4. Any beliefs on which the moral principles are founded are an integral part of the moral principles, but one should not be obligated to believe.  Christians have done a poor job of enumerating and agreeing on their beliefs.  Different sects believe somewhat different things.  Even individual Christians rarely agree completely on their beliefs.  Given different, and sometimes contradictory beliefs, it is not possible for one consistent set of moral principles to be created from it.  Yet, despite all of this, Christianity places a very high value on faith and belief and a low value on reason and wisdom.  Faith is preferred, even when such faith contradicts available evidence.  Non-believers are not to be trusted and thinking is heresy.  In a very real sense, Christianity is a set of moral principles that tries to enforce belief—backward from what it should be.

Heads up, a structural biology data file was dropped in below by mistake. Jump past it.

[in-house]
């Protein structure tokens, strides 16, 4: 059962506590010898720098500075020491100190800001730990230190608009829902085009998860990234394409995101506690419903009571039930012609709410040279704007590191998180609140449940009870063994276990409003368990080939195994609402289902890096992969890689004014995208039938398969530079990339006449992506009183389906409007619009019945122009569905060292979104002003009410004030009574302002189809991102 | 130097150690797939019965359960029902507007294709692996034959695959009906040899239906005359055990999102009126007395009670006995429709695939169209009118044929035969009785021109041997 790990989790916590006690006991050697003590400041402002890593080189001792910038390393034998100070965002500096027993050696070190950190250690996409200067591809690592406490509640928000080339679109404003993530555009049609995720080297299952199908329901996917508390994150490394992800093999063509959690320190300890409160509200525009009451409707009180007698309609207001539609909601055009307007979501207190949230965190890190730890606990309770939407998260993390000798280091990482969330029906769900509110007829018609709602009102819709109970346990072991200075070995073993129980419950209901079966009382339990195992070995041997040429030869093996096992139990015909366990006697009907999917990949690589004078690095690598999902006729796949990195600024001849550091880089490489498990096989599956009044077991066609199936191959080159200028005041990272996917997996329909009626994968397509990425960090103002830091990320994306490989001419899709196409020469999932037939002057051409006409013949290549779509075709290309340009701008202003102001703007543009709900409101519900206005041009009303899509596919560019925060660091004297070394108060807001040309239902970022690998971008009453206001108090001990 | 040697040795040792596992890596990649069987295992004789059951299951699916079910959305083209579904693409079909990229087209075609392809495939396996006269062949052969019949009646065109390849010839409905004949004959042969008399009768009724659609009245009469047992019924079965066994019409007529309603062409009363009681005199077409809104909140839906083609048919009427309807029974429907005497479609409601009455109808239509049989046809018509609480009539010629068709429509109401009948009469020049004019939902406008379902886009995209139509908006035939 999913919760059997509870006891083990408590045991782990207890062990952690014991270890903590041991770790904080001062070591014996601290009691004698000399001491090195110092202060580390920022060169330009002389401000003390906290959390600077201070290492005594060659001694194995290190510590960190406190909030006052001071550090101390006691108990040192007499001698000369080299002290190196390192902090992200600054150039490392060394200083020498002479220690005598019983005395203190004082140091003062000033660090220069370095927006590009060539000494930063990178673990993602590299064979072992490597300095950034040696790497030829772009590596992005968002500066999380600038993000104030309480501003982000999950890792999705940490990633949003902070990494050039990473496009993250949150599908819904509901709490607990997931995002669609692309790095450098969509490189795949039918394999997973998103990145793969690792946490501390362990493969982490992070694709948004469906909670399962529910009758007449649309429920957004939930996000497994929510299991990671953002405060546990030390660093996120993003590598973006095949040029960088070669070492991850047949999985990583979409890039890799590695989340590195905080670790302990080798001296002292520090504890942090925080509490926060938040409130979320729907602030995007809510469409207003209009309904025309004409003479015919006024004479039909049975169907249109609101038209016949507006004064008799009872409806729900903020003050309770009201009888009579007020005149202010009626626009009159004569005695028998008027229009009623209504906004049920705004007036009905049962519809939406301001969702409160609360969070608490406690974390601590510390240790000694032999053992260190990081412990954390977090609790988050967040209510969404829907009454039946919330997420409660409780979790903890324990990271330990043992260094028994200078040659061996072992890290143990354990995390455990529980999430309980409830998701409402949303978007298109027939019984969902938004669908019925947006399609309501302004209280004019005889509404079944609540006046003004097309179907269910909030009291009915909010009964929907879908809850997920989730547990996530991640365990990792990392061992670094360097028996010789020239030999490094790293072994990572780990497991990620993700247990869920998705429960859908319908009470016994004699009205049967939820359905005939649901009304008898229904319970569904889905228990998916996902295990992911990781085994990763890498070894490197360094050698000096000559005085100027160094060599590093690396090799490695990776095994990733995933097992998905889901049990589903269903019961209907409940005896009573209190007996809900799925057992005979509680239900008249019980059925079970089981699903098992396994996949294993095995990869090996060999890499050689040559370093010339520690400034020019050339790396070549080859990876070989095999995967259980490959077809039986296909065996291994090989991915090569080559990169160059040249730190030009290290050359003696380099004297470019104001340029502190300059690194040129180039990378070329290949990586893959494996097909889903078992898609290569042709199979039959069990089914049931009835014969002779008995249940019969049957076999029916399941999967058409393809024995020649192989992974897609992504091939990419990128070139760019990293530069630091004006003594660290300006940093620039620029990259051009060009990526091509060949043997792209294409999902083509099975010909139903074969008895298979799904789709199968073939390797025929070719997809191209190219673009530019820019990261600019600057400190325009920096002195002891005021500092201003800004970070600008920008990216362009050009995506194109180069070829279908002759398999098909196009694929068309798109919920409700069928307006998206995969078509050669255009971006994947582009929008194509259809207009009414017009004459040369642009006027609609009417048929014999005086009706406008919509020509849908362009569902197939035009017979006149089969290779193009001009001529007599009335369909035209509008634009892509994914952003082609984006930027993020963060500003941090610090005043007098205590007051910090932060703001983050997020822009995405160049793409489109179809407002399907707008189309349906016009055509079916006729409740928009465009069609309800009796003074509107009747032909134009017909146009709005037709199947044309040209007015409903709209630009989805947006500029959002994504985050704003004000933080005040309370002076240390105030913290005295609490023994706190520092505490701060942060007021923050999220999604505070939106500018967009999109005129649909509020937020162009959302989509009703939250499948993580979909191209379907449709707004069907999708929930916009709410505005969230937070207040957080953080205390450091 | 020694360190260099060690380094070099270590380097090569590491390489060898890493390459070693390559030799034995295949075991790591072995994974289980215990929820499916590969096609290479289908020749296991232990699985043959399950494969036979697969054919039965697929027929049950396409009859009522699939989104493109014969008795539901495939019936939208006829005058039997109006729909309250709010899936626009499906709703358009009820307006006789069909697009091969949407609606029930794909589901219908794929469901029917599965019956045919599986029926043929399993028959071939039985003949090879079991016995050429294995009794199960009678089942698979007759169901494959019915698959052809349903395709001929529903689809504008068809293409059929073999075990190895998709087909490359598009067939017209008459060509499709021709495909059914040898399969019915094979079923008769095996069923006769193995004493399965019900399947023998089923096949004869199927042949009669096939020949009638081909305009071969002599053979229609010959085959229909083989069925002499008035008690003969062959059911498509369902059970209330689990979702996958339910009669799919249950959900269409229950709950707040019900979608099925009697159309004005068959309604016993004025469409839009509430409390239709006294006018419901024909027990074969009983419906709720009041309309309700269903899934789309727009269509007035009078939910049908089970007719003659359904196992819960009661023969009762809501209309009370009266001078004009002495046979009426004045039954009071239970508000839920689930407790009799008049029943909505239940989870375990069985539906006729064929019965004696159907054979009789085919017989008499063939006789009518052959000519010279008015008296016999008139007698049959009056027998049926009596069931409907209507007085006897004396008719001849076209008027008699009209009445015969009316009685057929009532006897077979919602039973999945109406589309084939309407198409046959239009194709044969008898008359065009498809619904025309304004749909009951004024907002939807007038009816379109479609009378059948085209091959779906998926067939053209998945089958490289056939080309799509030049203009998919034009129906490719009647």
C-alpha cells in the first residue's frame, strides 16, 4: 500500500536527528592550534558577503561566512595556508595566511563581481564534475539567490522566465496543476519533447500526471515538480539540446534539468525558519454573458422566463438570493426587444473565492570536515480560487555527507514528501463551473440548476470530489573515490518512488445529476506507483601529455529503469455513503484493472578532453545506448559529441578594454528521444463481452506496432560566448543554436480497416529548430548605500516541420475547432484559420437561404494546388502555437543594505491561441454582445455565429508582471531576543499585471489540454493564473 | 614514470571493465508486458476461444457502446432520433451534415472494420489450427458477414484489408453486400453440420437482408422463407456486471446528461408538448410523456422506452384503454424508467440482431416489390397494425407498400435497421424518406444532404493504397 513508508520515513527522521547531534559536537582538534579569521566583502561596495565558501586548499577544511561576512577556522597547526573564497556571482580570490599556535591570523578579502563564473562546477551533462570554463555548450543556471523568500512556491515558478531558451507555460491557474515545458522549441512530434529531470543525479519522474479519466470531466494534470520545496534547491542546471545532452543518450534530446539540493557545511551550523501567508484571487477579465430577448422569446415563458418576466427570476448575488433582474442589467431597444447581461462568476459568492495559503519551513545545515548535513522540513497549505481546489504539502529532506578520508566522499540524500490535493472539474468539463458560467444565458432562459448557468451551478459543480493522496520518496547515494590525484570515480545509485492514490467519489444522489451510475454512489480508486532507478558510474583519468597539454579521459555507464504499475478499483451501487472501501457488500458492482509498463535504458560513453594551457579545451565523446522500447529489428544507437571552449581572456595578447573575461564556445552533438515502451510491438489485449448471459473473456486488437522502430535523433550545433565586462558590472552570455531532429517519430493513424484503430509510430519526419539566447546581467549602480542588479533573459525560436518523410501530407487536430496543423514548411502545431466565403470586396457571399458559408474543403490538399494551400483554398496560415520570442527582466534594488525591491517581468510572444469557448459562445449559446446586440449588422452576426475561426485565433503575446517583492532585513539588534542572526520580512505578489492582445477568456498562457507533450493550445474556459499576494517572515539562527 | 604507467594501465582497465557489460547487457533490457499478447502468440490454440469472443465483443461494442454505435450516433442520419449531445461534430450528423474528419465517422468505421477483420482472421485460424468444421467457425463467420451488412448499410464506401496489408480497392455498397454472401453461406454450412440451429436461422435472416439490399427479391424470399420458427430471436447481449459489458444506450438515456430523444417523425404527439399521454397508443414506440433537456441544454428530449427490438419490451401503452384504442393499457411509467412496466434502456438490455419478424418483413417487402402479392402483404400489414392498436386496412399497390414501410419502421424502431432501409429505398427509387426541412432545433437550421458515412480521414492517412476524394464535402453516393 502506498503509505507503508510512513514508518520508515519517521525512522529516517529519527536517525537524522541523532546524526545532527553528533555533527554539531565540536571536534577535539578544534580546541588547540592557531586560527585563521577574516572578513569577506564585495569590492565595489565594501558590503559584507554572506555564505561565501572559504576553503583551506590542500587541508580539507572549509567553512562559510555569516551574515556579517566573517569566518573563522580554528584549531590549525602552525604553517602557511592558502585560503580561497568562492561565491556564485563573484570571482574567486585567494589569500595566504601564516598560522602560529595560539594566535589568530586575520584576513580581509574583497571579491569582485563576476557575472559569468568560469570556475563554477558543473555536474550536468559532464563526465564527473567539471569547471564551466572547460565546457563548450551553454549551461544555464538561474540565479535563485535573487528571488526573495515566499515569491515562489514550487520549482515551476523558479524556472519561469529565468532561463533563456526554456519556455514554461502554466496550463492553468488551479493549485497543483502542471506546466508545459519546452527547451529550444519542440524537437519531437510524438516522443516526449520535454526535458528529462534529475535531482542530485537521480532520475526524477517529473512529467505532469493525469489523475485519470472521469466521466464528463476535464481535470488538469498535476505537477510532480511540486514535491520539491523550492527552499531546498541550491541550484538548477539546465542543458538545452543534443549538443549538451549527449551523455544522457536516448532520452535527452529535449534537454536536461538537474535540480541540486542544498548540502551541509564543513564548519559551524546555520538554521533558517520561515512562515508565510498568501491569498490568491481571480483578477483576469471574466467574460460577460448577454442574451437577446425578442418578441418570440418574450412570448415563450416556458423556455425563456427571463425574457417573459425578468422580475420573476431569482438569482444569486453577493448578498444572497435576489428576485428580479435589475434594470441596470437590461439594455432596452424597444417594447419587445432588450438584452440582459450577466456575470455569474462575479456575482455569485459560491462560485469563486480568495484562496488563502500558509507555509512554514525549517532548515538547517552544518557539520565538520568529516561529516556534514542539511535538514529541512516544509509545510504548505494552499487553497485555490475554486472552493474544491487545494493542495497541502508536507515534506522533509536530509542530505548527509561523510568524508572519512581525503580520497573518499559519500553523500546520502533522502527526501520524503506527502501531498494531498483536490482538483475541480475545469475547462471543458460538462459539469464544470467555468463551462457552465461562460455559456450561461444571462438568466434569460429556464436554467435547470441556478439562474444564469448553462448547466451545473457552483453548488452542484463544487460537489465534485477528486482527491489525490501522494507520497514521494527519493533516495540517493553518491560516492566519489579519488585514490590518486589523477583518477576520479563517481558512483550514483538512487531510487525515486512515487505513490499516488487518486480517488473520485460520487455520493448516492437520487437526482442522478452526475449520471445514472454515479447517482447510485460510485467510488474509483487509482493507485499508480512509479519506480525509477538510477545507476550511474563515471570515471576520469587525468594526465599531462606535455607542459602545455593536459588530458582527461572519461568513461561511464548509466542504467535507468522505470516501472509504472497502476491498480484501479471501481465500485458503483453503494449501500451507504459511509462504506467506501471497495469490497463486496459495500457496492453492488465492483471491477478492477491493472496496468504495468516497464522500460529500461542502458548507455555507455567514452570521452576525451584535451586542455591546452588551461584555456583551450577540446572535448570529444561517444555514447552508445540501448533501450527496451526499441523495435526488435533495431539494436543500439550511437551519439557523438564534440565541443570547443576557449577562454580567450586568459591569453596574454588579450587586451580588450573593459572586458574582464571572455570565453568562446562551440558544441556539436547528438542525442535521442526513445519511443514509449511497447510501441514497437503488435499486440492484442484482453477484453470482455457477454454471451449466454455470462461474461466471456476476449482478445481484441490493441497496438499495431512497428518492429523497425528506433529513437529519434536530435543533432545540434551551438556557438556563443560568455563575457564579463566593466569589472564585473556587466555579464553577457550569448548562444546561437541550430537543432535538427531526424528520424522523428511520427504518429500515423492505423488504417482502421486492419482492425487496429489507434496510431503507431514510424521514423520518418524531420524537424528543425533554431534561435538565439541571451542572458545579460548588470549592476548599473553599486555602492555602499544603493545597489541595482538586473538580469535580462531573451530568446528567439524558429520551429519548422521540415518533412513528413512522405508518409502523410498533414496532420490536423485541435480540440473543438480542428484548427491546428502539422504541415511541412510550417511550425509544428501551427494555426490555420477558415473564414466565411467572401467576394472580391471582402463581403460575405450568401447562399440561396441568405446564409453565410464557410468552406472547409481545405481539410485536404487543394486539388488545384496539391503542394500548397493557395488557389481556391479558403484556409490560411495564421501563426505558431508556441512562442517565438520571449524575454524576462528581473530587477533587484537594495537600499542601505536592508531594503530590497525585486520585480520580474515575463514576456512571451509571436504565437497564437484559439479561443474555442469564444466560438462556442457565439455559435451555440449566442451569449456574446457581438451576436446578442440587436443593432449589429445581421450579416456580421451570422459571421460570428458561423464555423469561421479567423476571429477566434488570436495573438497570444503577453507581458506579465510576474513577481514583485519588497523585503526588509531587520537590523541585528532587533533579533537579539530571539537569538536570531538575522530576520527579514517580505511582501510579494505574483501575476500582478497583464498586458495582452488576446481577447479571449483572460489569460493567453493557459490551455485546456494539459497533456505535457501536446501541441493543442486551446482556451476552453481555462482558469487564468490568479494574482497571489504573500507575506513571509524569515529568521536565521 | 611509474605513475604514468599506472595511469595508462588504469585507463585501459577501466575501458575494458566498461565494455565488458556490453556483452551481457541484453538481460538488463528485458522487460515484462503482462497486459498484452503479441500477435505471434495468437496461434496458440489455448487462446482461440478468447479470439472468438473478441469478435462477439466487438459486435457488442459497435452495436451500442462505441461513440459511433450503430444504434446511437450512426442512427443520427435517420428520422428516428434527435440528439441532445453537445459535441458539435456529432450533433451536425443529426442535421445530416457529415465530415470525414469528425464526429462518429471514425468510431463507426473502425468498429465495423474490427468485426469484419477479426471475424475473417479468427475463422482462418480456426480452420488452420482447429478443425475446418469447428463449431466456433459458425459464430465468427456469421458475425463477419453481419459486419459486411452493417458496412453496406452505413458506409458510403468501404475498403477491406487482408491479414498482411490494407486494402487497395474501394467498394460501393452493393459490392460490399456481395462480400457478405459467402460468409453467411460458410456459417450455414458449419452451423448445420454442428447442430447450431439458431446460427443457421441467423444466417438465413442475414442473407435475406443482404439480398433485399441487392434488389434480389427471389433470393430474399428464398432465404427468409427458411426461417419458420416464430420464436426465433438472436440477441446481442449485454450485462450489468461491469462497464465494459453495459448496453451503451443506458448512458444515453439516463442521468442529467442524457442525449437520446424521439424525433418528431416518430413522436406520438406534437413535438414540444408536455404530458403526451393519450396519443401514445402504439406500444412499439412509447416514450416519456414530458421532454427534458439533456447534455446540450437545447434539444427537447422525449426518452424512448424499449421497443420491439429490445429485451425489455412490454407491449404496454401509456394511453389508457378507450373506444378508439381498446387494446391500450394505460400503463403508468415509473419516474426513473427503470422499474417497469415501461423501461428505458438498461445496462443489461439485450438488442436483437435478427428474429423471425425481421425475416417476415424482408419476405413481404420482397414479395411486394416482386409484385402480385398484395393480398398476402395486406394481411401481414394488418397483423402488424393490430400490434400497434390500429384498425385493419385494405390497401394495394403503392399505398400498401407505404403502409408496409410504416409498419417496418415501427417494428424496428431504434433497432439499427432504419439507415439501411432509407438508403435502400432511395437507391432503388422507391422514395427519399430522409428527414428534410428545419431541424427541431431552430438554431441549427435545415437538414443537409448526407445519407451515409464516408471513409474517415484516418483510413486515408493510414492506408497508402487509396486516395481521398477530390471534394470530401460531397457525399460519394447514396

By these measures of the quality of moral principles, Christian moral principles are quite poor.  Furthermore, Christian moral principles are far from absolute—they are predicated on a large number of beliefs to which few Christians can completely agree.  Sadly, all of this can be concluded without even considering the content of Christian moral principles!